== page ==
Prof Lukas Muntingh
Project Coordinator
Civil Society Prison Reform Initiative (CSPRI)
082 200 6395

Death of South Africa Prisoners Raises Concerns About Department of Correctional Services

  • January 21, 2013

22 January 2012

The recent deaths of prisoners at Groenpunt and St Alban’s prisons raise serious concerns about the ability of the Department of Correctional Services to guarantee the safety of prisoners. The Groenpunt death is particularly worrying as officials are implicated in the death of the prisoner, after an assault witnessed by members of the press and during a visit by members of the Portfolio Committee on Correctional Services. The use of excessive force is prohibited by the Correctional Services Act and the Constitution guarantees the right to life and the freedom and security of the person. The state, through the Department of Correctional Services, has an inescapable duty to provide safe and secure custody to all prisoners under conditions consistent with human dignity. This has been confirmed in several South African court decisions.

Since 2010/11 the Judicial Inspectorate for Correctional Services (JICS) has reported on a number of deaths of prisoners implicating officials of the Department of the Correctional Services. Regrettably no officials have been criminally prosecuted for these deaths. There appears to be great reluctance on the part of the National Prosecuting Authority (NPA) to prosecute implicated officials and the NPA has failed to make public the reasons for its decisions not to prosecute.

The apparent failure to prosecute implicated officials has been a long-standing concern of CSPRI and other civil society organisations. We have raised this issue frequently with the Portfolio Committee on Correctional Services for several years, without result. In view of the above we are deeply concerned about the following:

  • The prevailing general culture of impunity towards officials in the DCS regarding the deaths of and assaults on prisoners. Disciplinary action against officials is rare, frequently delayed and if sanctions are imposed, they are disproportionately light.
  • Reports of DCS interference in investigations and contamination of witnesses and evidence, including the destruction of evidence.
  • The inadequacy of SAPS investigations into prison deaths.
  • The limited powers that the JICS has to investigate allegations and the limitation of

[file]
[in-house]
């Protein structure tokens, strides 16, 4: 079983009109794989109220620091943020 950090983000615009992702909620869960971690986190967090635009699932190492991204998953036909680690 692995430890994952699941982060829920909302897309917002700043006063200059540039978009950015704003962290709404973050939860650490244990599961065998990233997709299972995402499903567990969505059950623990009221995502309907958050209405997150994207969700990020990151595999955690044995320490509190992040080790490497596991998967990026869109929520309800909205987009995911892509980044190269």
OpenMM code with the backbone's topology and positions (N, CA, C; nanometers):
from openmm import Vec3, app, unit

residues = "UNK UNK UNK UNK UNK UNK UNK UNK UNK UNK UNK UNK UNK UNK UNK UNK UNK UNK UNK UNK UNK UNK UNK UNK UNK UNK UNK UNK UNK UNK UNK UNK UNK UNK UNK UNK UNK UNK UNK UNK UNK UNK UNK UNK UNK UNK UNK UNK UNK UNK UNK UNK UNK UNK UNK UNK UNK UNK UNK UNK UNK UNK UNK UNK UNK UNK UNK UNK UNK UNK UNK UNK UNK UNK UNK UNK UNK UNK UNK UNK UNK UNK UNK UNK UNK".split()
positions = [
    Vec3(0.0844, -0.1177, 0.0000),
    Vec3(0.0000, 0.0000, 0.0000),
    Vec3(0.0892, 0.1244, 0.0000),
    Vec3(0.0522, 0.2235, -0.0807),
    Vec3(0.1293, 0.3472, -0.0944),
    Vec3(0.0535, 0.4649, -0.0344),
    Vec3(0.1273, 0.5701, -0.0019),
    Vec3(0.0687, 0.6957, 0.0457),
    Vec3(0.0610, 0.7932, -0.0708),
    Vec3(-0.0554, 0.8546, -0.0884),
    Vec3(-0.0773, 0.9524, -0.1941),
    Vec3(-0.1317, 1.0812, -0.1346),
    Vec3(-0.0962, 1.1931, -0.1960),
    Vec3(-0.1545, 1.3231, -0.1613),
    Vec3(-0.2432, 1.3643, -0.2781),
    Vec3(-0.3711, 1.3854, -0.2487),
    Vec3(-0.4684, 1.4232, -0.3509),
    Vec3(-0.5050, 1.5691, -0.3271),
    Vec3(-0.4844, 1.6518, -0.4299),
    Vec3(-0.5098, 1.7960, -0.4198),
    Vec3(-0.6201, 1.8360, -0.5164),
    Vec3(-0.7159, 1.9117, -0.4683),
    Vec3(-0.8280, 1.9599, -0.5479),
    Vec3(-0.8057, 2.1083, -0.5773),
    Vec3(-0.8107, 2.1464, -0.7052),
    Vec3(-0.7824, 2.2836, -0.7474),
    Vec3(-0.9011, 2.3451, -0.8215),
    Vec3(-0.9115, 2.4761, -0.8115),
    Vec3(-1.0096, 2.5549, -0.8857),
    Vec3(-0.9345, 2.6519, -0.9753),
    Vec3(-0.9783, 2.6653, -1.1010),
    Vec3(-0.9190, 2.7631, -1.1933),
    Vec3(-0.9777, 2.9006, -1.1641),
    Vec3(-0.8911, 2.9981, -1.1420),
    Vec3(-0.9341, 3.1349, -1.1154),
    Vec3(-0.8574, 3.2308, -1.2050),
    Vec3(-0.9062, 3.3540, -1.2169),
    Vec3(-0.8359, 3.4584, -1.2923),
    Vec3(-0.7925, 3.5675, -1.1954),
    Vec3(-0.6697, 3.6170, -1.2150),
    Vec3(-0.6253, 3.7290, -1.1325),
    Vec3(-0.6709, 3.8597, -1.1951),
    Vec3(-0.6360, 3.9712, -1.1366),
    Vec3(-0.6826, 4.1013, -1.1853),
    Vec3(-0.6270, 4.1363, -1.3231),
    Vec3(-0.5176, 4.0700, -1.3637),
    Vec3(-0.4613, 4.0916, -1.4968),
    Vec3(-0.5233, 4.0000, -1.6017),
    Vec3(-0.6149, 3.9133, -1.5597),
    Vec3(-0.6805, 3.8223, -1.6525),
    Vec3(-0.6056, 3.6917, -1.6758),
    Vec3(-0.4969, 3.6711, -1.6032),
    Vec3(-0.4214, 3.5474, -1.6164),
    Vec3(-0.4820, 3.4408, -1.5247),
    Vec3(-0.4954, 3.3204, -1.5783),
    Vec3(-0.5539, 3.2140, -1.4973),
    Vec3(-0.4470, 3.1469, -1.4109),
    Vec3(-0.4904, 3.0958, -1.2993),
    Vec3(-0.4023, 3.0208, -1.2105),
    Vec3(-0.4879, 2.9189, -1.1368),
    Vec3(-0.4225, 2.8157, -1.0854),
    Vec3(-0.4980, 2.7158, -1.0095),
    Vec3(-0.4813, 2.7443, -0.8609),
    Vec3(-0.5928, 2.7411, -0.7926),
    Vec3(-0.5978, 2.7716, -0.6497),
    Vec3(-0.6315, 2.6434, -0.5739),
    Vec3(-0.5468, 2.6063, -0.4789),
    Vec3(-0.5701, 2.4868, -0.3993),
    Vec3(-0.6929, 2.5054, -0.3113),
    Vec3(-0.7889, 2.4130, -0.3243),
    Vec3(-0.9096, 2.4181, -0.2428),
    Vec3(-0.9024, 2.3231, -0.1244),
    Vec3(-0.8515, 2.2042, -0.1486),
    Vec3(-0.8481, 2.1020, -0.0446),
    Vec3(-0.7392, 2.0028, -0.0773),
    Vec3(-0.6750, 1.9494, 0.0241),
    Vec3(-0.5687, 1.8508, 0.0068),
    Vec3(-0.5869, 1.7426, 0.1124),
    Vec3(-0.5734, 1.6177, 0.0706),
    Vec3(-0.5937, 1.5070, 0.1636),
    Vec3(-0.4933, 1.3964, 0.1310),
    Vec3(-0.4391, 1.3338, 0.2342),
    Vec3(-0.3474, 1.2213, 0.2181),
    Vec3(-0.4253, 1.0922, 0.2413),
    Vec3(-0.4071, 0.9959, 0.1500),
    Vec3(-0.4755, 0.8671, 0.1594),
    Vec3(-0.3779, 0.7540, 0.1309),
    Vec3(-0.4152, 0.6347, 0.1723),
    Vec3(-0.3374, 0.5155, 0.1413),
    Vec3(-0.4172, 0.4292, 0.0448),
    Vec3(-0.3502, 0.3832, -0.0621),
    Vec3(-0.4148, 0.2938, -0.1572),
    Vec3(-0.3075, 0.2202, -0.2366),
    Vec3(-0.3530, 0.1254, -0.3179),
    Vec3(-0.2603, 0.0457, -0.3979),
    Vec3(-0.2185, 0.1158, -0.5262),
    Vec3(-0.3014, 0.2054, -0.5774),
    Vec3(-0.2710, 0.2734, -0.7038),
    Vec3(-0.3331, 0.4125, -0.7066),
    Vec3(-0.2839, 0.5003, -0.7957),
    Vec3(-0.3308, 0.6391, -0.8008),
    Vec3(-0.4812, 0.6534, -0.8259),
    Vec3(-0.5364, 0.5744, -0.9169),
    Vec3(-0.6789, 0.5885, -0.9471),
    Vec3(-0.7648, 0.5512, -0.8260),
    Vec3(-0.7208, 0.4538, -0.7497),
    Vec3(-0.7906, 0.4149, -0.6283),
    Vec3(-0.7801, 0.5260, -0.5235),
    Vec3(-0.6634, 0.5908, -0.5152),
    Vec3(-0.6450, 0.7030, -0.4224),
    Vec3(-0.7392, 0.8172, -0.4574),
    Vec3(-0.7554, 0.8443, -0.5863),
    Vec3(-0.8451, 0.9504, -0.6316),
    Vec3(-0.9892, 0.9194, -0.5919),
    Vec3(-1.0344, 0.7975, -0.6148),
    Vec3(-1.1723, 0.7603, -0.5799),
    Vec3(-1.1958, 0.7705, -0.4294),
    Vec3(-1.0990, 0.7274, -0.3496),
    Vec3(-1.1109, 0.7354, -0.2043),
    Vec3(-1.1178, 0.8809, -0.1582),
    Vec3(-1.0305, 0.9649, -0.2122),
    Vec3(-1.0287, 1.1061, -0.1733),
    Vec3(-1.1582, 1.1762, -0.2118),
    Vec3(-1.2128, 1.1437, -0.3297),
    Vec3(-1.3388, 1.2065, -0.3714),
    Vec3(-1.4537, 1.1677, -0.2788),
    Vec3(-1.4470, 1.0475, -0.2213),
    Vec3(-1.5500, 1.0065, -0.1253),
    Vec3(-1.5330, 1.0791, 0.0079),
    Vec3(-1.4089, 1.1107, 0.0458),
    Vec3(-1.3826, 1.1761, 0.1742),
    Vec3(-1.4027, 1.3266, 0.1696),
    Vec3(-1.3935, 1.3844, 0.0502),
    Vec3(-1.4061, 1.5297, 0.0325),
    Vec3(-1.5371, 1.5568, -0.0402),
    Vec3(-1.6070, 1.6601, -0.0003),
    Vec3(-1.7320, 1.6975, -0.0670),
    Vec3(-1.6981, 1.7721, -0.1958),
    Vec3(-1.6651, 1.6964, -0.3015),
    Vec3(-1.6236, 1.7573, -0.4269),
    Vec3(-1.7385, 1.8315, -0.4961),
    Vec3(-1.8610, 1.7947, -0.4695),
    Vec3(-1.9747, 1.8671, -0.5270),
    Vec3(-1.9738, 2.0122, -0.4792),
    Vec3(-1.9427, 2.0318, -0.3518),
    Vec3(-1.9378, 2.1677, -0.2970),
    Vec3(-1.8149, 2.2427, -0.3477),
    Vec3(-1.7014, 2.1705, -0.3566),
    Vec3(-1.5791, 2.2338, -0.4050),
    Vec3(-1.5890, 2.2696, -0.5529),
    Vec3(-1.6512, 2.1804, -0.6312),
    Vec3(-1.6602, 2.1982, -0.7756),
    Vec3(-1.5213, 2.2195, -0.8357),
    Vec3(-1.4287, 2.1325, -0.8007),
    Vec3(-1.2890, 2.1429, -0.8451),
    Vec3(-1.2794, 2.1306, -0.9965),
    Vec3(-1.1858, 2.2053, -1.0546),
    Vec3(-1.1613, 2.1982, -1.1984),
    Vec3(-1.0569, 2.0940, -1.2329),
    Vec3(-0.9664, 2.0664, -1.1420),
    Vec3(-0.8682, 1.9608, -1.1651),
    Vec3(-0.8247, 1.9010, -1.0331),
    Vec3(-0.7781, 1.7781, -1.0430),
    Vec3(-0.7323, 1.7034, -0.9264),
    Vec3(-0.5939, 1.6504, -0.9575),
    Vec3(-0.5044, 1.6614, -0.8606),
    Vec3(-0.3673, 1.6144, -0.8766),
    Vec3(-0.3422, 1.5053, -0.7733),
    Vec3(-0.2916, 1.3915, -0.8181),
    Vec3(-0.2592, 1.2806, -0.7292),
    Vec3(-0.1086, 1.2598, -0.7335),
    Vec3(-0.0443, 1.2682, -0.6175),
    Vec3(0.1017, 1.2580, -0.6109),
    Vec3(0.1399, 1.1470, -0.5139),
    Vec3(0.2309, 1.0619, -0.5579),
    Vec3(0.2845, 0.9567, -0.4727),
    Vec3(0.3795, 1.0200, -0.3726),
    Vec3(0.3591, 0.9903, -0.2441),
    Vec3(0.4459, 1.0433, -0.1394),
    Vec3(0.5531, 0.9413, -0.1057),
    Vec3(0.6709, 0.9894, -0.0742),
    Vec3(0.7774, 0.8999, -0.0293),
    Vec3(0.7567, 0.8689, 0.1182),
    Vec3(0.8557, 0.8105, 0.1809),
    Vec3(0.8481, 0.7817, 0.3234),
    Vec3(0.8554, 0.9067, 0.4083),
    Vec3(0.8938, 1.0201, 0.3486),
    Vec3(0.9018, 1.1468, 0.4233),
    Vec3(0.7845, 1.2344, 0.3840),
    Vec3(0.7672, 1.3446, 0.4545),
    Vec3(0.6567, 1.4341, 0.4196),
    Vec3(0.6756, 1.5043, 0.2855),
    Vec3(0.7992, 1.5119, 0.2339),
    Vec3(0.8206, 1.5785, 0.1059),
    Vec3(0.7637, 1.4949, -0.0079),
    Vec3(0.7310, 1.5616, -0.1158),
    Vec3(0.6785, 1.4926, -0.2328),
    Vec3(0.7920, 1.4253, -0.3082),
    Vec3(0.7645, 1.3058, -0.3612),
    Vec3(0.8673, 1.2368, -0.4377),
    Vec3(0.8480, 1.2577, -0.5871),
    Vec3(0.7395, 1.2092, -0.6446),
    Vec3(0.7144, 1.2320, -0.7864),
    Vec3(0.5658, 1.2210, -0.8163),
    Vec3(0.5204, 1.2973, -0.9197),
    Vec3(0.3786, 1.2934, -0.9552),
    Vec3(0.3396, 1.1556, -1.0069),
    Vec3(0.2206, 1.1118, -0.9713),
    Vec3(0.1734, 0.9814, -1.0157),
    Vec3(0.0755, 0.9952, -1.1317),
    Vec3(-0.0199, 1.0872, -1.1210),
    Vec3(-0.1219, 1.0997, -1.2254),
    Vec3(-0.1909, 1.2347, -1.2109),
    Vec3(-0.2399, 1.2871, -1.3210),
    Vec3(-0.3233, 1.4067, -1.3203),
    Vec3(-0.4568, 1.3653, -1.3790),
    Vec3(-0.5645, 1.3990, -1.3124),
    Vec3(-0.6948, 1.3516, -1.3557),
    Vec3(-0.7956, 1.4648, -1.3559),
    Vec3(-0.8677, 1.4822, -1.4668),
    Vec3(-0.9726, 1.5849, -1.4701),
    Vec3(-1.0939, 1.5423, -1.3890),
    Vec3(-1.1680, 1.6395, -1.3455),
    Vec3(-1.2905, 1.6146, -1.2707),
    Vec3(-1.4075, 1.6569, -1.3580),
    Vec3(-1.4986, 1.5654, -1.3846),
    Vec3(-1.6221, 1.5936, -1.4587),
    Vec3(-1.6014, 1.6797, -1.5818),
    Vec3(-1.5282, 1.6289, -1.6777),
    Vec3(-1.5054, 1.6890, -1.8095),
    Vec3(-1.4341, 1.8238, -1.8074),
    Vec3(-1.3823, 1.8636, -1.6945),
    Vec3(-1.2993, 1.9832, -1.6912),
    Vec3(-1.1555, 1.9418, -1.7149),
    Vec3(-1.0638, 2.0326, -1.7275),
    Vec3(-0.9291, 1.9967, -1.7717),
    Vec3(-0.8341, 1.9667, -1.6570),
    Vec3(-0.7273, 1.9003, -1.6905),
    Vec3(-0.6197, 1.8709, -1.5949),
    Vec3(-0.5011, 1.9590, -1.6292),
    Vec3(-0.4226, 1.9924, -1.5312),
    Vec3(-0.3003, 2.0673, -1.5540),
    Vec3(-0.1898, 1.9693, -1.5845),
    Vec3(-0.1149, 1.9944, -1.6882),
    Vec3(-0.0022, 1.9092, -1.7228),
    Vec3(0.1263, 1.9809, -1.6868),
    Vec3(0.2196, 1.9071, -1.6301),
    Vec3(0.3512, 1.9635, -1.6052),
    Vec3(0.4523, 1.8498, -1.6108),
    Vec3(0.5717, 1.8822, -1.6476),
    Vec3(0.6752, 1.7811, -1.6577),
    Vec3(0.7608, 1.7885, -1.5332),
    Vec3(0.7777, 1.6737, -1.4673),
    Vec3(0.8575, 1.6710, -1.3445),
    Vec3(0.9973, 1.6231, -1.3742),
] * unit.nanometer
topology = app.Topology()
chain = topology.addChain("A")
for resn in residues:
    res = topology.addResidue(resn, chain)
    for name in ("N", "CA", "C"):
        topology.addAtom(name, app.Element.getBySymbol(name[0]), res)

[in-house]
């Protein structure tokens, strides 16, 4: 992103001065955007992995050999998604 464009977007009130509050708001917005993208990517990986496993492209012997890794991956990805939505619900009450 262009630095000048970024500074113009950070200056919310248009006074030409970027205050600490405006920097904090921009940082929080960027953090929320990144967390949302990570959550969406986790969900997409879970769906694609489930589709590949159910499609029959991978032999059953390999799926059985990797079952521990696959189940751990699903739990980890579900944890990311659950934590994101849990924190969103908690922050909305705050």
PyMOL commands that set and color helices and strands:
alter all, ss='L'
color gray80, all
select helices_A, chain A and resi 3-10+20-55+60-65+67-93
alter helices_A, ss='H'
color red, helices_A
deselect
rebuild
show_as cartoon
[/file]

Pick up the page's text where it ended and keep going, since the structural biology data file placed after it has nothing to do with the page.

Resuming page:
their powers to only making recommendations to the Minister of Correctional Services.
  • JICS’s public silence in the face of prison deaths and serious assaults, including after the most recent deaths of prisoners at Groenpunt.
  • The tendency to blame deaths and assaults on gang activity, yet there is little evidence
    indicating what steps DCS is taking to address theinfluence of gangs and how to improve general safety in prisons.

In view of the above, we recommend:

– A drastic overhaul of the investigative regime in relation to deaths and assaults on prisoners, with emphasis on:

o Expanding the powers of JICS so as to provide for full powers of investigation, similar to those of the Independent Police Investigative Directorate (IPID), which result in a court-ready docket to the NPA
o DCS being prohibited from investigating deaths and assaults implicating officials of the Department, such investigations being the preserve of JICS under an expanded mandate.
o The NPA declaring

to Parliament on an annual basis the reasons why it has declined to prosecute cases of assault and deaths of prisoners
o Officials implicated in the death or assault of prisoners, including the Head of Prison, being suspended with immediate effect, as is currently the case

in the event of an escape.

– A Commission of Inquiry be established by the Office of the Inspecting Judge to investigate

the safety of prisoners and the underlying causes for the alarmingly high number of unnatural deaths (including suicides) and assaults (including rape and sexual assault).
– A comprehensive plan be submitted by DCS to Parliament on the steps it will take to improve prisoner safety.

The Detention Justice Forum (DJF) is a civil-society coalition, comprising of NGOs and CBOs which seek to ensure that the rights and well-being of those that are detained are respected and upheld, as enshrined under the South African Constitution, laws, and human rights principles.

This statement is endorsed by the undersigned organisations:
• APT (Association for the Prevention of Torture)
• CALS (Centre for Applied Legal Studies)
• Childline
• CSPRI (Civil Society Prison Reform Initiative
• Footballers for Life
• Just Detention International
• Restorative Justice Centre
• Sonke Gender Justice
• Section 27
• Wits Justice Project
• YIPSA (Young in Prison South Africa)